MA MSW LICSW
MA MSW LICSW
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When I point out that no one has control over anything, a typical response from clients is indignation accompanied by a look that implies I have two heads. I sigh (as a rule) and try to explain that I am taking away nothing. Control was never there, at all.
When we are rational, we know that any situation can change at any time. For some, this fuels previously held anxiety. This increase in the level of anxiety causes more anxiety. This, in turn, can become quite crippling.
How about if we began to rely on the power within? For all who are reasonably healthy and sane, all that is needed is the recognition that all the clout we need is right there dwelling inside our corporeal being.
I frequently urge my clients to remember that they are warriors. You may not feel like a warrior, but, trust me, you are.
A very important ally is your emotional intelligence. You have to start with getting to know who your are - who you really are. If you find that daunting and possibly, shaming, you have a lot of company. Don't run away from the aspects of yourself that, you believe, threaten your ideology. It is important to understand your strengths and vulnerabilities.
When something important goes wrong, go to someone who will listen as you talk it out. If you are stuck when you try to decide who you can go to, by all means treat yourself to a consultation with a therapist. Warriors, in real life, need the help of others in facing their battles. When we verbally investigate solutions a part of our brain kicks in and stimulates our ability to be resourceful.
This is the time to be strategic. Put your options down on paper and carefully consider what will work best in your situation. It can be helpful to have tentative plans A, B, and C. You don't have to execute any of them. What your backups will do is remind you that there are many answers to your dilemma, that your brain has not frozen, and doomsday is still in the future.
Use your creativity. Yes, you are capable of thinking "outside the box". If what you have been doing has gone awry, it is to your benefit to try something new.
Investment executives will advise you to not put all of your eggs in one basket. This advice also applies to how much of yourself you are willing to commit to any person, idea, situation, or venture.
It is vital to parcel out a piece of yourself that is for you alone. What I mean by this is never give away all the pieces of your core. If your belief in yourself depends on anything from the outside, you will ignore the power of your intangible self and will feel needlessly vulnerable.
It is not unusual, when we are floating in the euphoria of a new love, to believe that our beloved's presence is crucial to our feelings of being secure and whole. Well, at some point one of you will leave the relationship. Whether the change is voluntary or otherwise, one of you, will, eventually fall out of love, move or die.
This is one of the reasons that a break up of any sort may leave many of us feeling fragmented. This rule applies to your work, your social status or anything else that you rely on to identify yourself. I have spoken to any number of retirees who don't know who they are any more. They don't know, or have forgotten, that the authentic self is untouchable and invaluable.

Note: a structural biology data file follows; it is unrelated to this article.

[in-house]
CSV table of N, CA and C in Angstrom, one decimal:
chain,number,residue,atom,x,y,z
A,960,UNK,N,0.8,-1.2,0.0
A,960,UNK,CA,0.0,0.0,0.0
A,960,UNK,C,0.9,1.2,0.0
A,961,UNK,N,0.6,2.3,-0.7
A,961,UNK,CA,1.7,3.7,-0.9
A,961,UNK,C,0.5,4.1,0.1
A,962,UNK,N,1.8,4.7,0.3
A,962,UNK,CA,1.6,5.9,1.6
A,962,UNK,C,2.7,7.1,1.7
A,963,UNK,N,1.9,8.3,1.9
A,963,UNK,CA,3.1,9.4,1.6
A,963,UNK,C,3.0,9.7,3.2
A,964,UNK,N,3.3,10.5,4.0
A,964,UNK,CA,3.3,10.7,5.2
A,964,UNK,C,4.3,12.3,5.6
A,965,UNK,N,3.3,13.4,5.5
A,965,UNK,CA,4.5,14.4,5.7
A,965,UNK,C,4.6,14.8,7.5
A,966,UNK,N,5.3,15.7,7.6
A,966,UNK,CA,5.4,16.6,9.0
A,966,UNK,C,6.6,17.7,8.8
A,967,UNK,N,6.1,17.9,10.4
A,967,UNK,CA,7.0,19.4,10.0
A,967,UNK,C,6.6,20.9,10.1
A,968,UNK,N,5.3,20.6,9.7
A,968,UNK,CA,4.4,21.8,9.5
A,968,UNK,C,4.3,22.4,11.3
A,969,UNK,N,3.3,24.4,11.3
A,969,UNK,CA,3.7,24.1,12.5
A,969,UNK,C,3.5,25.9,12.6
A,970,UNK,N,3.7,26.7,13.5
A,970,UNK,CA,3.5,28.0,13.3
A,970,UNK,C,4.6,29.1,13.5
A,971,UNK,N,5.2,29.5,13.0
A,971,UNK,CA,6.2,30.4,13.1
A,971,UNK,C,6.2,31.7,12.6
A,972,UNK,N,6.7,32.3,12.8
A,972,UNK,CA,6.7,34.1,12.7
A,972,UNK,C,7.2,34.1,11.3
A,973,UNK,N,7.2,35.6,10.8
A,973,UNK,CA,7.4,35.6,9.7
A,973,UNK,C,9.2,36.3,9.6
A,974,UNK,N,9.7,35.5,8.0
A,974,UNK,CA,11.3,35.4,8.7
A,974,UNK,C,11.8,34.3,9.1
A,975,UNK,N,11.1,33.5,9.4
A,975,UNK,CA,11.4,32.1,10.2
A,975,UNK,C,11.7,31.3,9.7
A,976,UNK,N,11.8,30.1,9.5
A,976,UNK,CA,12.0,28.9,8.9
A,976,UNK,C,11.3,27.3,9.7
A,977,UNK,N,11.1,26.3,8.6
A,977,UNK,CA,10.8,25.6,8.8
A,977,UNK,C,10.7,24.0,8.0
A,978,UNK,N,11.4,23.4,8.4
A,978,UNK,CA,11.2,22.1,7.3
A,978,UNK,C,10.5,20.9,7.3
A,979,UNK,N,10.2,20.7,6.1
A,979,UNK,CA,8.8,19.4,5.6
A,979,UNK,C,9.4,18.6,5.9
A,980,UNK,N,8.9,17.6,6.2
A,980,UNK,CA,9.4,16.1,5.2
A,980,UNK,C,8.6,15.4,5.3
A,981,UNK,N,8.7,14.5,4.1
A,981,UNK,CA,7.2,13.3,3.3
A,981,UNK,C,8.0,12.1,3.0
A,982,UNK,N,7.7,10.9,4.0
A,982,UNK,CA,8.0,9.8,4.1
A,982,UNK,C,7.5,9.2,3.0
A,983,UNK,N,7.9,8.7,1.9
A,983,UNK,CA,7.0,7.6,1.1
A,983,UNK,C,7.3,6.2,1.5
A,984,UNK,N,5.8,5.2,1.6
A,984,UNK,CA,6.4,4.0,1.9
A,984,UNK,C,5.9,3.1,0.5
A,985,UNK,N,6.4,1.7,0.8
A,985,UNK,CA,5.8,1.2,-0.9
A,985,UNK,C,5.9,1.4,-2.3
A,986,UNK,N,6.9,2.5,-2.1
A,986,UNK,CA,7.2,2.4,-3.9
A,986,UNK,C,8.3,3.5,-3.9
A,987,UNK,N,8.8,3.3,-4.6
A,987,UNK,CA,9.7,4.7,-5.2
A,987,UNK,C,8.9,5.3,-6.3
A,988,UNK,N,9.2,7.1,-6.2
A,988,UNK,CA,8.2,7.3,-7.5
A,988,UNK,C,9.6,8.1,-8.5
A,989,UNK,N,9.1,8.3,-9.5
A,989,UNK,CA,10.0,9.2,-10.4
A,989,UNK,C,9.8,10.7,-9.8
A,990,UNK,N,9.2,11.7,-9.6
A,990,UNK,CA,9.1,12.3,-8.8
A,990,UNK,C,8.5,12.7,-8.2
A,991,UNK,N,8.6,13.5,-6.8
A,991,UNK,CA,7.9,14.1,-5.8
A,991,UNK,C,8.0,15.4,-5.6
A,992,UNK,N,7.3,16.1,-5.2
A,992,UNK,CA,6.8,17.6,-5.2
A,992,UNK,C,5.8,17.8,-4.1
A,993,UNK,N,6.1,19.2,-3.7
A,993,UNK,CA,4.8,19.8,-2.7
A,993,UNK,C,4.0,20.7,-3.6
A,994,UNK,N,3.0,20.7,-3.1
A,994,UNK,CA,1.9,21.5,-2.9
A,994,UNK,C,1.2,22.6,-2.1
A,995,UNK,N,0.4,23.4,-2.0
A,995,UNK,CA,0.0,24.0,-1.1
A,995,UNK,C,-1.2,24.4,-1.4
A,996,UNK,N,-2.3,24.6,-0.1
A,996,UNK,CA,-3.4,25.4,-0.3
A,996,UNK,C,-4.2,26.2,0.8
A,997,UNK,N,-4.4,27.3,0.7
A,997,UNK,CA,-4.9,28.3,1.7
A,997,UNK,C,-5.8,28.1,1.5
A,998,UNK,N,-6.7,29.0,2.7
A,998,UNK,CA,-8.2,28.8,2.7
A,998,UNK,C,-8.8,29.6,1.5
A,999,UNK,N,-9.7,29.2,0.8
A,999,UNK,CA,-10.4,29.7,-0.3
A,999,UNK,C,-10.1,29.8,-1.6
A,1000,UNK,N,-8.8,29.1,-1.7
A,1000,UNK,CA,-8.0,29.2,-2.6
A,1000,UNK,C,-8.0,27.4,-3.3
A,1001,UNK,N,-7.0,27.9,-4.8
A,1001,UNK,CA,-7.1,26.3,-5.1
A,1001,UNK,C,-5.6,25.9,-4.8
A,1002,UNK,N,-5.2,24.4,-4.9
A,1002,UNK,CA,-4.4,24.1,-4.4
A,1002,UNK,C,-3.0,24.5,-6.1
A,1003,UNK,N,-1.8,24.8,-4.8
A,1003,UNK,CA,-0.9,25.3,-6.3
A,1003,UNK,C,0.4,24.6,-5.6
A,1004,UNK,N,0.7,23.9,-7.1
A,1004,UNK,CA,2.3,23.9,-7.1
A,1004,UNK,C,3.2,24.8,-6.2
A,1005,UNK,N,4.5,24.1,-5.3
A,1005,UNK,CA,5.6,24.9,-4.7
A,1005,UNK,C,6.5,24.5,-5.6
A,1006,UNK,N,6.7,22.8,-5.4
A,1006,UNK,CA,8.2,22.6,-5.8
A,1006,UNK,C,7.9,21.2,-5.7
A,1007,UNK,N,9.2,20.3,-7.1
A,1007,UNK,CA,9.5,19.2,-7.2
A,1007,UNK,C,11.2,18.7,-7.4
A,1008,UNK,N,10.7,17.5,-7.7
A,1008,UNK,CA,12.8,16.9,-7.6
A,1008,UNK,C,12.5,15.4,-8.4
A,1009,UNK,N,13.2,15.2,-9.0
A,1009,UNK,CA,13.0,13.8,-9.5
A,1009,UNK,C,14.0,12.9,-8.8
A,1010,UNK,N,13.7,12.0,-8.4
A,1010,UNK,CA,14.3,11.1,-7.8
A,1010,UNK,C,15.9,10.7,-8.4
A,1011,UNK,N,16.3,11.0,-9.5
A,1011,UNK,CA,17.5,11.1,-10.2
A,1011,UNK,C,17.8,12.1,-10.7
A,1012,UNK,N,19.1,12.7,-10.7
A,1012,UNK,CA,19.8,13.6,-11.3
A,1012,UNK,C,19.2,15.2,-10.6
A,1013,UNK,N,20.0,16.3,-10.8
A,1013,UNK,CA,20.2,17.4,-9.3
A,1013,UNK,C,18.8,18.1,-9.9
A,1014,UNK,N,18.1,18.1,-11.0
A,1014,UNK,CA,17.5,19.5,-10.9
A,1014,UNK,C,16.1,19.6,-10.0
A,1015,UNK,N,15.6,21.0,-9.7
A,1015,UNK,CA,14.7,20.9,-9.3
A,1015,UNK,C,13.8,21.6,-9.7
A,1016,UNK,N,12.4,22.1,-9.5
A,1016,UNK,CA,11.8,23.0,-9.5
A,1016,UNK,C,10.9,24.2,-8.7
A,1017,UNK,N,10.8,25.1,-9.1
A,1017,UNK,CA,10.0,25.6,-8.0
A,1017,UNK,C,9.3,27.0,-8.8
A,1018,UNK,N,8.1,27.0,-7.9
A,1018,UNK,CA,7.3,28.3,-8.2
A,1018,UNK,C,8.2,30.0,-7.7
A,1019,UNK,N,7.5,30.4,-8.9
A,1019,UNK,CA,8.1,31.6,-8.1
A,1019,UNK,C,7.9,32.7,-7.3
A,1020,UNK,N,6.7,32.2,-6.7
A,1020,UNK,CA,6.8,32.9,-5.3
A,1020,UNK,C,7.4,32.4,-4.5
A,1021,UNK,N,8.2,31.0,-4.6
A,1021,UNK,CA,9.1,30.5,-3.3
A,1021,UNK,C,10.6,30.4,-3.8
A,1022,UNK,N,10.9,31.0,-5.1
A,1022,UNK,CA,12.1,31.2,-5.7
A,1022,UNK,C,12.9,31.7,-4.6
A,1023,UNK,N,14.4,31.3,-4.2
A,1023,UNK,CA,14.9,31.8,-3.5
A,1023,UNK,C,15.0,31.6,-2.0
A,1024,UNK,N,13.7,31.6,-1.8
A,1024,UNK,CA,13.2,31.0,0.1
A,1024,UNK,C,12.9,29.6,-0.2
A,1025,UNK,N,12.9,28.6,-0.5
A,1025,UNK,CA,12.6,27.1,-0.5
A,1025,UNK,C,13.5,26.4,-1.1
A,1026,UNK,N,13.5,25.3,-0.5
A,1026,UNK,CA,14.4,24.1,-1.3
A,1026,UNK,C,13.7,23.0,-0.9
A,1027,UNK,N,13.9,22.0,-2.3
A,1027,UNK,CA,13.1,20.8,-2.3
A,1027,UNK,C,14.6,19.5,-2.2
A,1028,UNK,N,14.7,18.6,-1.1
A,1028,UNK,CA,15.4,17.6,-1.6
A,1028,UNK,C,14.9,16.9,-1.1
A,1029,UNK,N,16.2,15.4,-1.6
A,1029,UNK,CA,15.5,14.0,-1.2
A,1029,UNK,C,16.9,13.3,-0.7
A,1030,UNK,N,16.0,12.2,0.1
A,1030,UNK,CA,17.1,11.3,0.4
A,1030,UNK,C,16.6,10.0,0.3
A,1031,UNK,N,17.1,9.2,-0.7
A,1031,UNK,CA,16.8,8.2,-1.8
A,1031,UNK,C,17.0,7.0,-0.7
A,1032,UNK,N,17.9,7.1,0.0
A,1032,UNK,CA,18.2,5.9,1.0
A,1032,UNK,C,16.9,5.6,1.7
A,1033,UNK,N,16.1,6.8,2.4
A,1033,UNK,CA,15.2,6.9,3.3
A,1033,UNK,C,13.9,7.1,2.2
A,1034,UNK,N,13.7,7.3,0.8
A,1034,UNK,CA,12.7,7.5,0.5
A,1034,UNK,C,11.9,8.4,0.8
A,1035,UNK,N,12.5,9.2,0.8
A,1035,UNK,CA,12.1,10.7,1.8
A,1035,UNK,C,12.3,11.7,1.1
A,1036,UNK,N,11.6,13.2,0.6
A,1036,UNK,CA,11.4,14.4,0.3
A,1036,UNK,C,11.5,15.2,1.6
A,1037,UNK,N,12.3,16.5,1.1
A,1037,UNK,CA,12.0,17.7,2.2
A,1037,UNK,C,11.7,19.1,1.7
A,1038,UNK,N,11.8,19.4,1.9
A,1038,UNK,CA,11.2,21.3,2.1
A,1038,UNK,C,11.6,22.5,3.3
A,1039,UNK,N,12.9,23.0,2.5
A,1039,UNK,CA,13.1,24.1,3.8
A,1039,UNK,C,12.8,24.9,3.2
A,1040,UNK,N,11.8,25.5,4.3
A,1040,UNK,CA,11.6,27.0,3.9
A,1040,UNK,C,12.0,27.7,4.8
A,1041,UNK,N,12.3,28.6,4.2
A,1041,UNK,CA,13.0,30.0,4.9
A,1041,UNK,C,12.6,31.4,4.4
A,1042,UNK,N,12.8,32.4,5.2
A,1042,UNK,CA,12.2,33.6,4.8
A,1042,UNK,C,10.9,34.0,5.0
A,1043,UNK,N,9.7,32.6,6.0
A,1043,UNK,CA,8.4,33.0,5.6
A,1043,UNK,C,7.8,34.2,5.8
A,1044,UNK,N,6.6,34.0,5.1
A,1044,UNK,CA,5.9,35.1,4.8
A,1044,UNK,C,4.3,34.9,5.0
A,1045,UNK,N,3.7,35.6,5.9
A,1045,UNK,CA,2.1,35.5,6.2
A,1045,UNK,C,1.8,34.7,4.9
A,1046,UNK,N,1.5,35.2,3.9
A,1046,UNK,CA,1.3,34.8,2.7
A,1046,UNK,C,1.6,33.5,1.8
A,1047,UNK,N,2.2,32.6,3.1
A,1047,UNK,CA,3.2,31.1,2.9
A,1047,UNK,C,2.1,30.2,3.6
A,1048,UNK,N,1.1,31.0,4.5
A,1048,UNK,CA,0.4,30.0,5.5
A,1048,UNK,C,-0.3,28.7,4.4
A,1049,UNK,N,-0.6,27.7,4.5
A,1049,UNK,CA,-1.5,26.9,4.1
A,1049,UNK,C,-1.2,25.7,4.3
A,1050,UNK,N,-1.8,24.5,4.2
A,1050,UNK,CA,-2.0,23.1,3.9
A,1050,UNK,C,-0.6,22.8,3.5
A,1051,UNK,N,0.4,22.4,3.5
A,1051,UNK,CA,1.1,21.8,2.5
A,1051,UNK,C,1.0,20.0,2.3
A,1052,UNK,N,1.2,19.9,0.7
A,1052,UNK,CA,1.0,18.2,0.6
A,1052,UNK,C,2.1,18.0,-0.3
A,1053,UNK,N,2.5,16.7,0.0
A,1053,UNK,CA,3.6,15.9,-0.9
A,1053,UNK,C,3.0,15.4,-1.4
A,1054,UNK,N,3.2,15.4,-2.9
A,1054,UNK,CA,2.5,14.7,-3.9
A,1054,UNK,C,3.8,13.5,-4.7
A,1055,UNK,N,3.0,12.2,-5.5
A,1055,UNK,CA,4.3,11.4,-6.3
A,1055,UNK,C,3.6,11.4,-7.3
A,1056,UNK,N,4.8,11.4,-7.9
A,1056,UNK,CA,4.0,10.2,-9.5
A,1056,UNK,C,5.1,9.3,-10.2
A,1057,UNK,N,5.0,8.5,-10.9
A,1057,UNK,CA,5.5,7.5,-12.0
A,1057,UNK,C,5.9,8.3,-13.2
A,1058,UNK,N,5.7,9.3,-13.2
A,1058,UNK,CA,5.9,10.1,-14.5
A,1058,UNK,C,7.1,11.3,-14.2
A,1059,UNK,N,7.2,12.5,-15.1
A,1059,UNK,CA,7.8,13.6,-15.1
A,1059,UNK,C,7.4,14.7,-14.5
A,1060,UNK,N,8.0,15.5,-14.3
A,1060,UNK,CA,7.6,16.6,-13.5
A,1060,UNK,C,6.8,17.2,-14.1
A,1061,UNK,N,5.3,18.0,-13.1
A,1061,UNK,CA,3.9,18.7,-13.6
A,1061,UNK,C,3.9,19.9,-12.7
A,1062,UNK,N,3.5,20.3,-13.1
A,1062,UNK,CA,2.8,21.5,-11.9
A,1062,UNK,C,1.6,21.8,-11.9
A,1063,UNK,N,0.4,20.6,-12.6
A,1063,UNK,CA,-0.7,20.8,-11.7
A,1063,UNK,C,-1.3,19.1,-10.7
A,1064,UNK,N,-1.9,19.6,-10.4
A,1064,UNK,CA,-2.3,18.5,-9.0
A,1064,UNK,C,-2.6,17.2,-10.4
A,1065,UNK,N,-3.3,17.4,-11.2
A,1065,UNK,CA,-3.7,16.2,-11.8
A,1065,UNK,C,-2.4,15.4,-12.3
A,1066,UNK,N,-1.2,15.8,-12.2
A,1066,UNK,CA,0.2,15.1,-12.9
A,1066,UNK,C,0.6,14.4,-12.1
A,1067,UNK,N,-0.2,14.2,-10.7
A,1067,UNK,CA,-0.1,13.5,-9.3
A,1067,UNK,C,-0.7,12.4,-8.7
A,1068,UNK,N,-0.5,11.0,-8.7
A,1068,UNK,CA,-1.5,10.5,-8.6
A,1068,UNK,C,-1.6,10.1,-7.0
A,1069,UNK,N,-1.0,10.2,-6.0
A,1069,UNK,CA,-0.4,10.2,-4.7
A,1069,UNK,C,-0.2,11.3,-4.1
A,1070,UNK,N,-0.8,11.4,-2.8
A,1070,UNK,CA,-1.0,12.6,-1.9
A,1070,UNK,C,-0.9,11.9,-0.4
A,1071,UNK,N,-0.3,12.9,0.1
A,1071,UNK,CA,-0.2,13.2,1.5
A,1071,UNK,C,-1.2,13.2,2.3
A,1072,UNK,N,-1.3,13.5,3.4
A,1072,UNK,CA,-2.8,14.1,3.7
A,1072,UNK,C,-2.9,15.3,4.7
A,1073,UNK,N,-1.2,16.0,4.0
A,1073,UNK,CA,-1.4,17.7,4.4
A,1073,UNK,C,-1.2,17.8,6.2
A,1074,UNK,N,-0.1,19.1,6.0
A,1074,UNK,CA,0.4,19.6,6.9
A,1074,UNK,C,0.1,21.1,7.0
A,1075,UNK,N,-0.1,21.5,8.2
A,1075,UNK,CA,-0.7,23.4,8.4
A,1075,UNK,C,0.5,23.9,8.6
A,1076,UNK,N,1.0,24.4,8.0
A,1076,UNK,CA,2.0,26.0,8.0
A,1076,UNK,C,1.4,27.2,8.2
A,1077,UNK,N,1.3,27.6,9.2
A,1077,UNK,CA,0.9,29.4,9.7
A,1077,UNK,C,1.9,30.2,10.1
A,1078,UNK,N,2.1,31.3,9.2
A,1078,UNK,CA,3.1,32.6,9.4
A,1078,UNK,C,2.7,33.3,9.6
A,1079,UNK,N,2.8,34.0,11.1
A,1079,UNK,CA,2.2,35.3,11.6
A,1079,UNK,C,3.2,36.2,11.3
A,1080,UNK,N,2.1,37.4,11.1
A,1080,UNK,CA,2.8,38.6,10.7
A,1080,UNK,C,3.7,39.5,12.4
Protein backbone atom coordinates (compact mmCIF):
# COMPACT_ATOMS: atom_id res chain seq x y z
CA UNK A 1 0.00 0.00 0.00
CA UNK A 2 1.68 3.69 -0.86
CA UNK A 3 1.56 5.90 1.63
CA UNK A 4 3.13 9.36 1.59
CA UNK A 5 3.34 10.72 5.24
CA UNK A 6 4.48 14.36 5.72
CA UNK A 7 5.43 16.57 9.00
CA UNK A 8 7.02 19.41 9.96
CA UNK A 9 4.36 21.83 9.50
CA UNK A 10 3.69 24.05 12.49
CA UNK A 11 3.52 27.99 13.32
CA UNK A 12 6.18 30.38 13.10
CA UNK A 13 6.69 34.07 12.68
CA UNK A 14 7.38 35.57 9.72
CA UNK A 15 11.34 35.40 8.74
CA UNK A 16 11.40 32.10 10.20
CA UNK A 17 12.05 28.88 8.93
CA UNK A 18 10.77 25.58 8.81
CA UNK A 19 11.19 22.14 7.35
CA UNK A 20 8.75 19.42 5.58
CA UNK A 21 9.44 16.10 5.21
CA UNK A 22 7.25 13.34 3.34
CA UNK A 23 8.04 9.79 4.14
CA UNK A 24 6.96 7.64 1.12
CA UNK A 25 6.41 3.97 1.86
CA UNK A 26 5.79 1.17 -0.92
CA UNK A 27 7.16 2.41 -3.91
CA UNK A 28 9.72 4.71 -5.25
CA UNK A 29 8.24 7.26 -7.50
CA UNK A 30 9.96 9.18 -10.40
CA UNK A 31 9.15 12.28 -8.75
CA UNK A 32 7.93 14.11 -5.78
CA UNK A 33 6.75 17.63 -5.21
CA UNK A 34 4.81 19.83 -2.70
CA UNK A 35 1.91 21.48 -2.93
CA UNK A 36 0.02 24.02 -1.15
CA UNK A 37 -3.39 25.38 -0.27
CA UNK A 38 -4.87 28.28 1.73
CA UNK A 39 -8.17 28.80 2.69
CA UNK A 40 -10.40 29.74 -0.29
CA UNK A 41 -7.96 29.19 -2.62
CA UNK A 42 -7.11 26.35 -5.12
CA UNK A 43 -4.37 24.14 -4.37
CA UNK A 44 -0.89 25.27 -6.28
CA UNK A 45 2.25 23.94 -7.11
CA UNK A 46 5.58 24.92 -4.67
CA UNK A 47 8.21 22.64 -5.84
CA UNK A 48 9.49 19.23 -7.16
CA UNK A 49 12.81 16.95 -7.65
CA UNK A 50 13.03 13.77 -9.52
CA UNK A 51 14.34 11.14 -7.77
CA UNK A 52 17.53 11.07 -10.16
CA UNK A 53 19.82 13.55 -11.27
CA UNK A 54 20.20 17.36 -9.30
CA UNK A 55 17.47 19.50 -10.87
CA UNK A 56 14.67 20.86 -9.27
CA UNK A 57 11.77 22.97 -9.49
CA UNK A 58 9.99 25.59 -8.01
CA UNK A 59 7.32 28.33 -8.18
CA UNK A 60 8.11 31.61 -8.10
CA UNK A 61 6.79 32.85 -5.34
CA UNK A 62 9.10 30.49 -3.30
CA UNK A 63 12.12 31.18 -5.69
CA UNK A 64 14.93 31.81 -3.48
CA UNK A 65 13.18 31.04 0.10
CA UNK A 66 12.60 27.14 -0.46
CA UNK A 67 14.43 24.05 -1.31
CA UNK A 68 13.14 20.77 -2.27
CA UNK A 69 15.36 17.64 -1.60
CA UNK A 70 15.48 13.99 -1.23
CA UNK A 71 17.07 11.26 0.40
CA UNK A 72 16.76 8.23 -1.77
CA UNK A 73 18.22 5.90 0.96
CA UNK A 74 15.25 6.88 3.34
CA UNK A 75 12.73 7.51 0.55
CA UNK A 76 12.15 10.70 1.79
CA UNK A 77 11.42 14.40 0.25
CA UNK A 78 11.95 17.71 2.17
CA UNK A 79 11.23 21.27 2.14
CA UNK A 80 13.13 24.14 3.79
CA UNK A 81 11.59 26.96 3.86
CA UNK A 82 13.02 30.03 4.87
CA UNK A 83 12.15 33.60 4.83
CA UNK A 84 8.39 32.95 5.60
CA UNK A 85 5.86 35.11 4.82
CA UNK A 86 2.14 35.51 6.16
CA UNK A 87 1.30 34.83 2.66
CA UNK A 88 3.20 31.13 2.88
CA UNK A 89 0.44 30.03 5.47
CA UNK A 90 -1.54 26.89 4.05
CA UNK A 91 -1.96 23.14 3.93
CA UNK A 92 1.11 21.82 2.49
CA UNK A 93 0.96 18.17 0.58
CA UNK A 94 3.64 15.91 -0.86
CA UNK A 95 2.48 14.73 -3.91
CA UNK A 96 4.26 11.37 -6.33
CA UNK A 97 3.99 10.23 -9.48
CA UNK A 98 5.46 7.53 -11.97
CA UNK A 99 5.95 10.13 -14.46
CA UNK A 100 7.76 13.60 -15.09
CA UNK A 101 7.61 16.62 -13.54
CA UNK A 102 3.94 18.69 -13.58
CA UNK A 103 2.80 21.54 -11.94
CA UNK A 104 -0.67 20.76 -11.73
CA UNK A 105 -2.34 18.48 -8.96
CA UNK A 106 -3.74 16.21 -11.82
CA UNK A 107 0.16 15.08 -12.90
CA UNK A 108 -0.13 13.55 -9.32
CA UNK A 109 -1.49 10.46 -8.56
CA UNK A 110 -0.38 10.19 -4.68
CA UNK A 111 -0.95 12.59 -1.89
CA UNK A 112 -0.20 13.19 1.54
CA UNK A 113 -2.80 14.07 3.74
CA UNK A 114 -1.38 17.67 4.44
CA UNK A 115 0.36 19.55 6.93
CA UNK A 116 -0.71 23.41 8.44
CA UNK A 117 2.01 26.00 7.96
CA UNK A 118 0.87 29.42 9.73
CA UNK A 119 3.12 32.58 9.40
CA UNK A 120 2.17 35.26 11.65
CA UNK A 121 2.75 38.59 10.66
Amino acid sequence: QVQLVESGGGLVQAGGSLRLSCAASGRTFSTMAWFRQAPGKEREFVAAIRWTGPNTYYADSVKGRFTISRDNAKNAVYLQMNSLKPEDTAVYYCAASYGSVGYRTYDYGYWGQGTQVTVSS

Regardless of what life may deliver at your doorstep you will always have your beliefs and mores. No one and nothing can take away the essential you. Now, at times, almost all of us, for any number of reasons, act against who we are. As a rule, that nagging feeling that something is not quite right gives us a warning signal. Whether or not we heed the signal, we are still who we are.
There are many ways in which we manifest our struggle to control the uncontrollable. We participate in power struggles every day. When we battle for a parking space, when we flip out over towels that are folded the wrong way, when we angrily argue about a political occurrence, we are, consciously or unconsciously, attempting to display our ability to have an impact on our environment.
Perfectionists need, whatever is defined as perfection, to feel safe. It is, I think, evident that the need for control is what fires up this particular engine. Being a purist is hard. We never achieve our goals. Our feeling of having shelter in an unpredictable world is always tenuous.
When we remember that our inner strength is inviolable we understand that we can weather the uncertainties that will, surely, visit our doorsteps. What is important is what we hold inside. How do we regard ourselves? Forget the outside world, what do you think about you?
Many rely on their religious and spiritual beliefs to address the feelings of being pint-sized in an immeasurable universe. I will leave that discussion to the theologians.
In the meantime warriors, battle on. Treat yourselves with enlightened respect, be willing to change course, and you will be just fine.
You can have fantasies about having control over the world, but I know I can barely control my kitchen sink. That is the grace I'm given. Because when one can control things, one is limited to one's own vision.